The State of Missouri is composed of several unique regions, requiring ample representation in the state government. For this reason, our state has one of the largest general assemblies with 197 combined senators and representatives. Due to the shear abundance and diversity of legislation passing through the assembly each session, legislators often must rely on external guidance to be adequately informed.
Based on public information, we can gather information about the educational background of the legislators. As of April 17, 2020, there are 4 total vacancies – 3 senate and 1 house – leaving 193 members of the 100th General Assembly (2019-2020). The Senate is composed of 23 Republicans and 8 Democrats. Only 20 senators list their educational background in their public bios, and of those that do, only two senators (6%) have a background in STEMM at any educational level (Senators Emery and Hegeman). In the House of Representatives, there are 114 Republicans and 48 Democrats, and 125 report their educational backgrounds. Of those listed, 36 members (22%) have an educational background in a STEMM discipline in some capacity; however, only 1 has a research-based PhD (Representative Proudie).
House of Representatives Educational Backgrounds
Most advanced degree
Senate Educational Backgrounds
Most advanced degree
While there are several legislators with advanced degrees and STEMM backgrounds, few remain practicing scientists or engineers and are not familiar with the most up-to-date scientific information. Further, partisan politics may prevent these legislators from acting as an expert source of information to their peers. Because of these factors, the MOST Policy Fellows add additional scientific capacity to the General Assembly and help to advise legislators without scientific backgrounds on STEMM related issues.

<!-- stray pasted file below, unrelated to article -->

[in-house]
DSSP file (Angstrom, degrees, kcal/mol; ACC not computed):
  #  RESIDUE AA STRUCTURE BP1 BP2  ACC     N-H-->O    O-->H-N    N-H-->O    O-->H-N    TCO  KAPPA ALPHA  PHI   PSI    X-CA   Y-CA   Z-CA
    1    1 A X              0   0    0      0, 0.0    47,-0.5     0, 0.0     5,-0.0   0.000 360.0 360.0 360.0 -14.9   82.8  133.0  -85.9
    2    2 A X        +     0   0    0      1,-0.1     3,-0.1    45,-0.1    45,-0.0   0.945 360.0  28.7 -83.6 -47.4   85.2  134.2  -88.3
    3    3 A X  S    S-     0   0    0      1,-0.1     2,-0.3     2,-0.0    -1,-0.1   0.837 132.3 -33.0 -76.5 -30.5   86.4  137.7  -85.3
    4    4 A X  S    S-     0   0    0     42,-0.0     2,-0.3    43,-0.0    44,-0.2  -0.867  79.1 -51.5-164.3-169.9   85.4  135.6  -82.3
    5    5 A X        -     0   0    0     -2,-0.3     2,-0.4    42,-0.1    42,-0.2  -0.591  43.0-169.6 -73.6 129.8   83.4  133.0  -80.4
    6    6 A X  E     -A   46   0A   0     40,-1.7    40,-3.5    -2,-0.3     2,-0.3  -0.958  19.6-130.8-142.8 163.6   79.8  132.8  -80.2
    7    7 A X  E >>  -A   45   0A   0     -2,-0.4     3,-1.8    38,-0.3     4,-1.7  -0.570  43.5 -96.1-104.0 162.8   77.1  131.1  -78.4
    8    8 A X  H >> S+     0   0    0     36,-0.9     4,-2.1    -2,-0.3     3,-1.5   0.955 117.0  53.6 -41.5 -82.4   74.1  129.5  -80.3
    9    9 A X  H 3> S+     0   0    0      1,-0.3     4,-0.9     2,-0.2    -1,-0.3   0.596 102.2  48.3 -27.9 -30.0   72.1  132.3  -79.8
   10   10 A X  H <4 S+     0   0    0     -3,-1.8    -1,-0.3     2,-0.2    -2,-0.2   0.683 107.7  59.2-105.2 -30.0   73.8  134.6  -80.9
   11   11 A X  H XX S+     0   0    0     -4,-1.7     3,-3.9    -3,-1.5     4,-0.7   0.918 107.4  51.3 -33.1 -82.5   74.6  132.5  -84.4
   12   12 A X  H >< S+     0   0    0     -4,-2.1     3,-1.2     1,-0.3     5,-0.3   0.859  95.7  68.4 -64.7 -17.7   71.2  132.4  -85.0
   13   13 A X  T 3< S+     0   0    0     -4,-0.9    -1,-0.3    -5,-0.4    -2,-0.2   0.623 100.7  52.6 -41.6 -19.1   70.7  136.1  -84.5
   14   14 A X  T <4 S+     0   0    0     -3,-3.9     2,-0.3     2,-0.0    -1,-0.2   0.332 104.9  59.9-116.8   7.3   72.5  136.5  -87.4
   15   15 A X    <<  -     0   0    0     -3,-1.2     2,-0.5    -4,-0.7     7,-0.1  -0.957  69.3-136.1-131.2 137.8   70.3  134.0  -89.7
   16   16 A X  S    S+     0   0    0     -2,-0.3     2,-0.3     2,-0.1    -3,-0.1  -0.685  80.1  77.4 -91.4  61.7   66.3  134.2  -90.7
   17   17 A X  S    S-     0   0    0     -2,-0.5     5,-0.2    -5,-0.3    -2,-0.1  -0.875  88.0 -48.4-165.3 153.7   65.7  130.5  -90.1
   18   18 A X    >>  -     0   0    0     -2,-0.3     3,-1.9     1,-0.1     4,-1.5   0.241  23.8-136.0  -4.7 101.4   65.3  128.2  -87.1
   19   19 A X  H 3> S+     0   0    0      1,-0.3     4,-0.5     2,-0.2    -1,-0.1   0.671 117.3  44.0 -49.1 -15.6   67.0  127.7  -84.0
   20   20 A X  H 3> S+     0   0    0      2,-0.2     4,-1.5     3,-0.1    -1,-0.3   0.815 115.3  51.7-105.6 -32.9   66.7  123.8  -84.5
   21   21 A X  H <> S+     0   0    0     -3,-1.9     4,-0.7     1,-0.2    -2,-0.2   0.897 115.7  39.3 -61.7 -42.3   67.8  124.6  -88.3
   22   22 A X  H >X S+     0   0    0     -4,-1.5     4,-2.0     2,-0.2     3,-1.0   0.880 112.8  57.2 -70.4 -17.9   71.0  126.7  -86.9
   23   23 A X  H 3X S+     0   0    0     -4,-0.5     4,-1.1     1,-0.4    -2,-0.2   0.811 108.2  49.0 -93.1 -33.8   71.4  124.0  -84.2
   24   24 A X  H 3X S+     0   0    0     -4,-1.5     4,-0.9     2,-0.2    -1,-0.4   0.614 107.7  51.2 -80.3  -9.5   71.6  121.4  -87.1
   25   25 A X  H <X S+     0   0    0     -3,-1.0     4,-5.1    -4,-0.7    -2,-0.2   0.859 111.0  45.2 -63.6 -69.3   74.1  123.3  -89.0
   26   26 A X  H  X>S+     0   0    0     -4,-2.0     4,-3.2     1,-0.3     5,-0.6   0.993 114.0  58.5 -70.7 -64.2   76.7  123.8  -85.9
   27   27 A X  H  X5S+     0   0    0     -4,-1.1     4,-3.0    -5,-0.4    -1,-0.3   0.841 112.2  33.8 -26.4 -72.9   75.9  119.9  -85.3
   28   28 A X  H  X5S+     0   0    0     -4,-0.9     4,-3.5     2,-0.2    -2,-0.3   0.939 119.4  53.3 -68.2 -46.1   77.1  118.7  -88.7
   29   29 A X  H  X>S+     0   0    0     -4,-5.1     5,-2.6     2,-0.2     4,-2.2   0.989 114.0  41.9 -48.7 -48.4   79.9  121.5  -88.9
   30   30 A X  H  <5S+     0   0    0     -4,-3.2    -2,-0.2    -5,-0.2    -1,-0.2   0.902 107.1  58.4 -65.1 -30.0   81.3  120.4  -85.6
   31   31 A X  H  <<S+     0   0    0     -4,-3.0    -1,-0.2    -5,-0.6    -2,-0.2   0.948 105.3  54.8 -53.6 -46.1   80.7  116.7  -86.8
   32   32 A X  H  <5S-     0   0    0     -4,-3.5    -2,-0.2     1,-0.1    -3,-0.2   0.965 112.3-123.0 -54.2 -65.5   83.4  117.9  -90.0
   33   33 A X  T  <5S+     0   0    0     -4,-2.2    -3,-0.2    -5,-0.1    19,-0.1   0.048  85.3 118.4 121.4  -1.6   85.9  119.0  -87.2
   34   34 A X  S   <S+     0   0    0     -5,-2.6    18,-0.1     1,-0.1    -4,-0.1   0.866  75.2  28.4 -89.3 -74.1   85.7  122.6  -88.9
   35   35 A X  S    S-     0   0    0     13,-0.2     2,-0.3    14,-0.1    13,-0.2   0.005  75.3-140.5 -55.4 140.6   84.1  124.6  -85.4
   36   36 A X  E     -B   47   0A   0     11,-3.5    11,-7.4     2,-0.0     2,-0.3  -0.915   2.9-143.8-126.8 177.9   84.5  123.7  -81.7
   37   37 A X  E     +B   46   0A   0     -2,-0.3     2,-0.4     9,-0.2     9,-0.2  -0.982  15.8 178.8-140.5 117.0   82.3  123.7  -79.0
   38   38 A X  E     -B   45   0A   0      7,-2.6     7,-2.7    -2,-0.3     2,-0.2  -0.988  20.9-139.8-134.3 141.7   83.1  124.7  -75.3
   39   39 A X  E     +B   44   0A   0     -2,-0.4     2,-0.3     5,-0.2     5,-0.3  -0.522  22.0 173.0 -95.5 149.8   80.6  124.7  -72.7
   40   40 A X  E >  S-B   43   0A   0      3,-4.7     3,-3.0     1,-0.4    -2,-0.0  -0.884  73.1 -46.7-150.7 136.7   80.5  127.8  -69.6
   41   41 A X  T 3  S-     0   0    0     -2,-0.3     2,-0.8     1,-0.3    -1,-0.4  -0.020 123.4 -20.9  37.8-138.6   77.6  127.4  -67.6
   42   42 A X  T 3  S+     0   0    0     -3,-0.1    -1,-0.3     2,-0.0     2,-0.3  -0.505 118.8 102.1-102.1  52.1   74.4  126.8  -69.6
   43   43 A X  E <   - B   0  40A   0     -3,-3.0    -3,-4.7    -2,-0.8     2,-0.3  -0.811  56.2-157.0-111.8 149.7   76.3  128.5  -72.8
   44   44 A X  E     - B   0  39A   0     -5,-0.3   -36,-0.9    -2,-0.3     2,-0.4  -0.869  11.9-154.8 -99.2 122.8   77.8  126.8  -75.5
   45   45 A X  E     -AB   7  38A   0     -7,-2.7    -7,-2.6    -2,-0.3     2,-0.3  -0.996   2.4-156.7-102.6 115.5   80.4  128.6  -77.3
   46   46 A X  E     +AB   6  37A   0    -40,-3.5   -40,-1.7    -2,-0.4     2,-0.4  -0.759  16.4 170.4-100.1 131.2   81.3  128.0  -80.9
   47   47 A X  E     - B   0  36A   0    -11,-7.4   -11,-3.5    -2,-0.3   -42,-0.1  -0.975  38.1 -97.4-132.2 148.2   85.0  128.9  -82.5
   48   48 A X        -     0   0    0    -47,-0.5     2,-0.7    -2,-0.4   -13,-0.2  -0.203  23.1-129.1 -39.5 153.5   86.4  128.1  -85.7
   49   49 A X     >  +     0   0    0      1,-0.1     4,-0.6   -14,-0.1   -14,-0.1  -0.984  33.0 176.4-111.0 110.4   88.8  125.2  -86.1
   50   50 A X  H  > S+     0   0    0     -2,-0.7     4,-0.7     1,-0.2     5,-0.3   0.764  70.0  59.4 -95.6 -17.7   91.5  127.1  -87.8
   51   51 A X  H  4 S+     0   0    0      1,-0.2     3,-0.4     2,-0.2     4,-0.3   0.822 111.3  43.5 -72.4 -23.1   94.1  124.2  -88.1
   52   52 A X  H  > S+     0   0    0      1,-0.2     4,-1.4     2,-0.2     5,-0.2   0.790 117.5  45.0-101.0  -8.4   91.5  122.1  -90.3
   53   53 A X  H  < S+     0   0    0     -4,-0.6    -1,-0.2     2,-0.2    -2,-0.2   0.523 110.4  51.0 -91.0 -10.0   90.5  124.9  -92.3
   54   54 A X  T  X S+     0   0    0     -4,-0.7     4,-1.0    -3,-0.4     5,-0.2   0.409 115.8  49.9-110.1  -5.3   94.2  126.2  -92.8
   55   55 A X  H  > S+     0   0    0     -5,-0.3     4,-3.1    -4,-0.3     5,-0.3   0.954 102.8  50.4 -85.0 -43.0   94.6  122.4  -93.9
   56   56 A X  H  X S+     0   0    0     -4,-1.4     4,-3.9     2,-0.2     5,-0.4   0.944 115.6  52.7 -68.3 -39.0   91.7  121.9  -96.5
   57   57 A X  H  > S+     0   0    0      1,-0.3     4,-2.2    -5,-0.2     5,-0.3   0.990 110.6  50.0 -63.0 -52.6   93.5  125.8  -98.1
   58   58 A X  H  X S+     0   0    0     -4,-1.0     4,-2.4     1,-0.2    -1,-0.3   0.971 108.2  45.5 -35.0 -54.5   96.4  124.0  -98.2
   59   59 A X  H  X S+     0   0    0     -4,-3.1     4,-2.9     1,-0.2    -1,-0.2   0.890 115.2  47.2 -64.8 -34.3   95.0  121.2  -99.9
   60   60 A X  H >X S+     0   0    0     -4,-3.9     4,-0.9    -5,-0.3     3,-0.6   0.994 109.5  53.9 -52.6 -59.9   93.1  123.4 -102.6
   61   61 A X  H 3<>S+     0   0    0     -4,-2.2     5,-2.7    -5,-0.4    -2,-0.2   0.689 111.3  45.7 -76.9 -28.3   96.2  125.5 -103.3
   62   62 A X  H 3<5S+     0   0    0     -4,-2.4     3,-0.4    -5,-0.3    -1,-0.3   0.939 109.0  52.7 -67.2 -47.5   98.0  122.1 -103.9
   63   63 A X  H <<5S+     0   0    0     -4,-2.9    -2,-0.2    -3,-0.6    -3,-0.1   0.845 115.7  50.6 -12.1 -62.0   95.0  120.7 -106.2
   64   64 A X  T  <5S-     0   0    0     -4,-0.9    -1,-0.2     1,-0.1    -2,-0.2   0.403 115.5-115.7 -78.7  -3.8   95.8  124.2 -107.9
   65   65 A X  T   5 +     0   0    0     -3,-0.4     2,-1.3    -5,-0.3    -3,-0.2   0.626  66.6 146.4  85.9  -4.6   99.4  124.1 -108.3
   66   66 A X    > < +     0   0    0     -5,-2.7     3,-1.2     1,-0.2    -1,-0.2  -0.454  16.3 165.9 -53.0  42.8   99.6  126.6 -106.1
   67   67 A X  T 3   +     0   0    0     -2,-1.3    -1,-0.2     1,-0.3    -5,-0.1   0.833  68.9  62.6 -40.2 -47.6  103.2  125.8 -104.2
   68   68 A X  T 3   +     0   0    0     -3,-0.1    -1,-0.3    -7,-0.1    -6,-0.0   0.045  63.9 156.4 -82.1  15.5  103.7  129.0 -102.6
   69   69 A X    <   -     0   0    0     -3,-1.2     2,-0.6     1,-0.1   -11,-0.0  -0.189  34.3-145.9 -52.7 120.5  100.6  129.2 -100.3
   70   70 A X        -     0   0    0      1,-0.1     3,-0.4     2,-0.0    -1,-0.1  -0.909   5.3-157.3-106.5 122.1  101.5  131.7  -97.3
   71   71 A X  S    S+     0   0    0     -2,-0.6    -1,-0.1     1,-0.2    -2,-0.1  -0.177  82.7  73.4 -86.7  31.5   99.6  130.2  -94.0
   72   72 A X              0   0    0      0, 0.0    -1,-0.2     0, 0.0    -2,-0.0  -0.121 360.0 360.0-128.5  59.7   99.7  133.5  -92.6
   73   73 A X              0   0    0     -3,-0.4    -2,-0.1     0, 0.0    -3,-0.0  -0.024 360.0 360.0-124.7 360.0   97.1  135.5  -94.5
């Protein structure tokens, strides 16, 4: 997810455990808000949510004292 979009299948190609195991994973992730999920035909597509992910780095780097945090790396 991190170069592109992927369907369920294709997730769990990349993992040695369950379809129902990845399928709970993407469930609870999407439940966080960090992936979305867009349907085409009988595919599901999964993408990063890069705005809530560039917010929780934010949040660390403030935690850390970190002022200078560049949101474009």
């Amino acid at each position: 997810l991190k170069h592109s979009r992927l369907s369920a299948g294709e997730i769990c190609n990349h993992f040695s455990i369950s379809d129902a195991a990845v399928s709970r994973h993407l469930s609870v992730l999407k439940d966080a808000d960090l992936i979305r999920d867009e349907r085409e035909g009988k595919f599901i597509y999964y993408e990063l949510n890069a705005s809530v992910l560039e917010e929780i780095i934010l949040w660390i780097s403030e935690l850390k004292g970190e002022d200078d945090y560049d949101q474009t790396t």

Each branch of the Missouri government plays an important role in the development, implementation, and analysis of legislation. These laws and regulations make a huge impact on the daily functions of society. One of the three branches is the Executive Branch, which consists of sixteen administrative departments covering a variety of aspects from agriculture to public safety and more. Six elected officials compose the Executive Branch, and Governor Michael L. Parson (R) is currently the head. The Lieutenant Governor, Secretary of State, Auditor, Treasurer and Attorney General are, respectively, Mike Kehoe (R), Jay Ashcroft (R), Nicole Galloway (D), Scott Fitzpatrick (R), and Eric Schmitt (R).
Missouri’s Governor has a duty to appoint board members of the state executive departments as well as state universities. Michael L. Parson congregates with the General Assembly in order to facilitate communication and helps push for government action when necessary. The governor, also, may pass or reject bills proposed by the Senate and House of Representatives. Parson’s responsibilities extend to the Missouri National Guard as the Commander in Chief.
The public is offered the opportunity to exercise their rights through commenting on administrative rule changes made by state agencies. Public comment periods offer a chance for input prior to officials’ final rulings. All comment periods are open for 30 days and are listed through the Missouri Register.